Merchants and missionaries including the Pope’s emissary embarked on similar ventures. The East China Sea and the Silk Road were routes, which until the collapse of the Mongol empire in 1368 enabled explorers to trade not only ideas but goods and mechanical implements. The Venetian Marco Polo (1254-1324) in 1270 went to Asia and China along the Silk Road. In an exploration that lasted more than two decades he encountered wild and dangerous places, endless deserts, but also kingdoms of astonishing wealth and power: palaces glistering with gold, silver, and jewelry. On return, his book The Travels Of Marco Polo aroused astonished disbelief and admiration, which encouraged other expeditions.

Christopher Columbus, a man familiar with Marco Polo’s travels3 and with the Mappa Mundi, in 1492 sailed for the East via a western route. By accident he landed in America, believing he was in the eastern kingdoms of Marco Polo’s travels. He thought he had discovered the Garden of Eden. Long after the Greeks and Romans established colonies in Europe, Columbus had opened the New World for conquest and the European colonization of the Americas.


These were the roots of a new era when people of divergent cultures would travel, meet, and exchange ideas, knowledge, technical inventions, and languages.

Science and experiment complimented by new technology made significant incursions into the hegemony of staid ecclesiastical beliefs and practices. These new ideologies and explorations have to be set against the violent and turbulent events that affected everyday medieval life:

The twelfth century marked the Crusades that were organized by European Christianity to reclaim from Muslim states the territories in the Middle East.

After a papal dispute, King John’s excommunication in 1209 was succeeded in 1214 by his loss of Normandy and French possessions after the Battle of Bouvines.

On 15 June 1215 at Runnymede, King John and his barons signed the Magna Carta, which was to change the legal rights of the monarch and the common man forever.

From 1300 climate began to change with the “Little Ice Age,” which contributed to the Great European Famine of 1315–c. 1320 in which millions perished.

Plague, the Black Death, arrived in in England in 1347/8 killing half the population in a year, only to return in 1361, 1374, and in 1665.

These major disasters inflicted sufferings and stress of such gravity that men started to question the traditional, encrusted values of the church, and perhaps made them more receptive to rational knowledge and its practical consequences in their daily existence. The importance of the manual work of peasants was eventually appreciated.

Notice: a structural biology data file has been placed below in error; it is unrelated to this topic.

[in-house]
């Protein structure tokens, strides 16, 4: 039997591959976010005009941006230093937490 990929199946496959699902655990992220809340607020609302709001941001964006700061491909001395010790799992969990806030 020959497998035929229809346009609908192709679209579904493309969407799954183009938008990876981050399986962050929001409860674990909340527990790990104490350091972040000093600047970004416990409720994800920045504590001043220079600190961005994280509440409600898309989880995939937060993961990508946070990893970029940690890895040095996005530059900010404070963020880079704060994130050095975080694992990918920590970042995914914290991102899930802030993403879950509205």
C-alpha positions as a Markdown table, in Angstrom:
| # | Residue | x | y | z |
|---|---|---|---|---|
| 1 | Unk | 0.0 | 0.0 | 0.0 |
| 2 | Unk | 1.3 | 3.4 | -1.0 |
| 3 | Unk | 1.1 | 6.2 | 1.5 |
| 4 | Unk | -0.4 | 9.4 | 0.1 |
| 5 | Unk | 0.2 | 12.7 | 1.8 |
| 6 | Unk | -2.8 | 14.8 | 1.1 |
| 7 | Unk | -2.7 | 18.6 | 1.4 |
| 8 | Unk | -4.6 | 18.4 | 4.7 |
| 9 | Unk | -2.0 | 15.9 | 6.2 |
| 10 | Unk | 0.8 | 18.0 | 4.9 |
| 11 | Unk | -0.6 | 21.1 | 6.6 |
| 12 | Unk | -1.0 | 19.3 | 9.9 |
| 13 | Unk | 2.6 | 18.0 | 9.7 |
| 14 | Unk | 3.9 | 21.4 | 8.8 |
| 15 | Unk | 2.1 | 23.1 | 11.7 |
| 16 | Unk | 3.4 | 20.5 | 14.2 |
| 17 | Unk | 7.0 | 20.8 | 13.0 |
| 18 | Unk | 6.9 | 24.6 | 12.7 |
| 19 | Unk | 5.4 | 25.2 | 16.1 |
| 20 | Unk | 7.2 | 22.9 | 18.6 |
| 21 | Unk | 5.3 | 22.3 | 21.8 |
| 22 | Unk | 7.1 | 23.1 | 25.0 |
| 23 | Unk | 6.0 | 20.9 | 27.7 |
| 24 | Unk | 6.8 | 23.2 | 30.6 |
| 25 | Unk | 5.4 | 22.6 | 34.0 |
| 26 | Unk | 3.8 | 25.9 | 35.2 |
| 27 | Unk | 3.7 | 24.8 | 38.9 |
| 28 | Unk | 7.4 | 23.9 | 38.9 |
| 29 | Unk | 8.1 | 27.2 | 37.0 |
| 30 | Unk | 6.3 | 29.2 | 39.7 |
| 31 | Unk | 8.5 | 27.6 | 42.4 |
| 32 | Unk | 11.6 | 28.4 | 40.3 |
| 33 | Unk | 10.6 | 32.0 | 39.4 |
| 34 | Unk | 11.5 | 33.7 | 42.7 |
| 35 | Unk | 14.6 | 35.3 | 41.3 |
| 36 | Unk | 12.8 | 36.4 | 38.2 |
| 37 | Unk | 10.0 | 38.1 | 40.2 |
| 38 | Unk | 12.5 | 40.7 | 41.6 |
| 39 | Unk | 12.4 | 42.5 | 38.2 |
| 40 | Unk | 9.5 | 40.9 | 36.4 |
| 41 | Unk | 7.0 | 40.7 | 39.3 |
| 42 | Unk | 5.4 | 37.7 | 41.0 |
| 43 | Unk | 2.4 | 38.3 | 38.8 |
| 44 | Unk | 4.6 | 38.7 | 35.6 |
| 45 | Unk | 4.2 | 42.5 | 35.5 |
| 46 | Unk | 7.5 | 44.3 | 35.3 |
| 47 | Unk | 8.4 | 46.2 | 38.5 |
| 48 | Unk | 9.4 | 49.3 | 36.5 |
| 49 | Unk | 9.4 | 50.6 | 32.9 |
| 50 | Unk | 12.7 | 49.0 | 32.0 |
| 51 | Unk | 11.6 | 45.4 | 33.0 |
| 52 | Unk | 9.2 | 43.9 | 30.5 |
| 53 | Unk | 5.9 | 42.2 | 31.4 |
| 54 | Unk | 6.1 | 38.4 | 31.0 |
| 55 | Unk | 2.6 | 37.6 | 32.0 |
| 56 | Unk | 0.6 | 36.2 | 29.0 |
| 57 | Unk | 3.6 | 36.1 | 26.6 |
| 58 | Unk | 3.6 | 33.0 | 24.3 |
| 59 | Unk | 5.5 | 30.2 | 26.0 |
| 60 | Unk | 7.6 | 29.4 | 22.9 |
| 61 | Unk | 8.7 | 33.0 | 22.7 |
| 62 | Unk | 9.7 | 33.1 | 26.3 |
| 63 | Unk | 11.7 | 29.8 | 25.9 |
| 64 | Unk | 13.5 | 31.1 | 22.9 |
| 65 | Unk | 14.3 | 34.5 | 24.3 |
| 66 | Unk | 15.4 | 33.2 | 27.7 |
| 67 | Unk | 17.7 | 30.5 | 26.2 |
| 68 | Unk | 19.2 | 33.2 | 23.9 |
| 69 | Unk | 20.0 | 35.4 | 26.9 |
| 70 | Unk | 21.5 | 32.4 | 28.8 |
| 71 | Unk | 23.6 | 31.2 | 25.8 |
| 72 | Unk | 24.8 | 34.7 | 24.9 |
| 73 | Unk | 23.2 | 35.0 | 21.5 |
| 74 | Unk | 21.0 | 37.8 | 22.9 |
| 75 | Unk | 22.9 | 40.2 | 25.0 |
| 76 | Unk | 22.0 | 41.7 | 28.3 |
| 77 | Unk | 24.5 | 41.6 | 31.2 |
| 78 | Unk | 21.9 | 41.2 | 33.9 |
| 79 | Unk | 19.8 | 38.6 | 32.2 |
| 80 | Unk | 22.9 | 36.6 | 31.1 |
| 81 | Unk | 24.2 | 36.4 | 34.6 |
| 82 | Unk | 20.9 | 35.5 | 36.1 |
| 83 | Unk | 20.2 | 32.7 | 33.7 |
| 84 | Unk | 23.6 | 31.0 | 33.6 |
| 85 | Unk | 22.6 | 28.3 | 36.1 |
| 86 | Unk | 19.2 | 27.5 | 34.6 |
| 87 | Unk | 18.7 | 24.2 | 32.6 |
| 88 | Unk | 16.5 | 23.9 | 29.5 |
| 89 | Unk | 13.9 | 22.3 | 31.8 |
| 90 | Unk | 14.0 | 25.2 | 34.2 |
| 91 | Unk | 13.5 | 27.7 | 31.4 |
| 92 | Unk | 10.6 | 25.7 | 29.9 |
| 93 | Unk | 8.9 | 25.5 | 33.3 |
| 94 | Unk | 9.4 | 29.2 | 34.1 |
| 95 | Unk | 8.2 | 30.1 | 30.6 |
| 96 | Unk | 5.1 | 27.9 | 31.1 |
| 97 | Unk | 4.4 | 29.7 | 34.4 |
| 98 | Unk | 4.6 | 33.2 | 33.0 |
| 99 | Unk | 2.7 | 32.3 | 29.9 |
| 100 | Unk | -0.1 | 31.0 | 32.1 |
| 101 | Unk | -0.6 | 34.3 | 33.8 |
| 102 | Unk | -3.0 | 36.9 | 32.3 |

The medieval age of enchantment ended with the Tudor dynasty and Columbus’ voyages. Silk working, the compass, papermaking, and porcelain were all derived from China. New devices such as the sailors’ compass and the use of gunpowder marked the post-medieval world and its diverse cultures, inventions, and humanism initiated by secular men of letters rather than by clerics. As well as new philosophies, the post-medieval Renaissance was to bring the art of Leonardo da Vinci, Michelangelo, and Raphael; the writings of Dante, Erasmus, and Montaigne; and the scientists Copernicus, Galileo Galilei, Paracelsus, and Descartes—to highlight just a few. The Renaissance was primarily a fifteenth and sixteenth century revival of Classical scholarship: a rational explanation of observed phenomena linked to new explorations and ideas. Inventions and technology brought practical consequences to the growth of engineering and commerce, which in turn brought a more comfortable life to some of those previously condemned to serfdom or slavery.

Arguably, the most important advances were the invention of paper and Gutenberg’s printing press that made knowledge accessible to the common man.


Much of this account was stimulated by Prof. Robert Bartlett’s recent BBC 4 documentary, Inside the Medieval Mind, and from the details and learned interpretations in his books.


  1. Bartlett R. The Natural and the Supernatural in the Middle Age. New York: Cambridge University Press, 2008.
  2. Bartlett R. Inside the Medieval Mind. BBC4. Feb 2020. https://subsaga.com/bbc/documentaries/history/inside-the-medieval-mind/1-knowledge.html
  3. Bartlett R. The Making of Europe: Conquest, Colonization and Cultural Change 950 – 1350. Penguin 1994.
  4. Pierre (Peter) Abelard of Le Pallet, introduction and short biography. https://www.abelard.org/abelard/abel-hi.htm
  5. Robertson GC, Shotwell JT. “Abelard, Peter”. In Chisholm, Hugh (ed.). Encyclopædia Britannica. 1 (11th ed.). Cambridge University Press 1911; pp. 40–41.
  6. Silverstein T. ‘Daniel of Morley, English cosmologist and student of Arabic science’, Mediaeval Studies, 10 (1948), 179–96
  7. Daniel of Morley, ‘Philosophia’, ed. G. Maurach, Mittellateinisches Jahrbuch, 14 (1979), 204–55
  8. Silverstein T. ‘Daniel of Morley, English cosmologist and student of Arabic science’, Mediaeval Studies, 10 (1948), 179–96
  9. Chenu Marie-Dominique. St. Thomas Aquinas, Italian Christian Theologian And Philosopher. Encyclopaedia Britannica. https://www.britannica.com/biography/Saint-Thomas-Aquinas
  10. Gilson, E. The Spirit of Medieval Philosophy. University of Notre Dame Press, 1990; The Spirit of Thomism (1964),
  11. Lisa, A J. 1998, Aquinas’s Theory of Natural Law: An Analytic Reconstruction, Oxford: Oxford University Press.
  12. Finnish, J, “Aquinas’ Moral, Political, and Legal Philosophy”, The Stanford Encyclopedia of Philosophy (2018 Edition), Edward N. Zalta (ed.), URL = https://stanford.library.sydney.edu.au/archives/sum2018/entries/aquinas-moral-political/
  13. Ryan J. K., Bonansea B. M. (eds) ‘The Life and Works of John Duns Scotus’, 1265-1965, Washington The catholic Univ, 1965.
  14. Molland G. Bacon [Bakun], Roger (c. 1214–1292?) Dictionary of National Biography, OUP Sept 2004. https://www.oxforddnb.com/view/10.1093/ref:odnb/9780198614128.001.0001/odnb-9780198614128-e-1008?rskey=lIKXew&result=1
  15. Sidebottom E. Roger Bacon and the beginnings of experimental science in Britain. J R Soc Med. 2013 Jun; 106(6): 243–245.

JMS PEARCE, MD, FRCP, is an emeritus consultant neurologist in the Department of Neurology at the Hull Royal Infirmary, England.

Spring 2020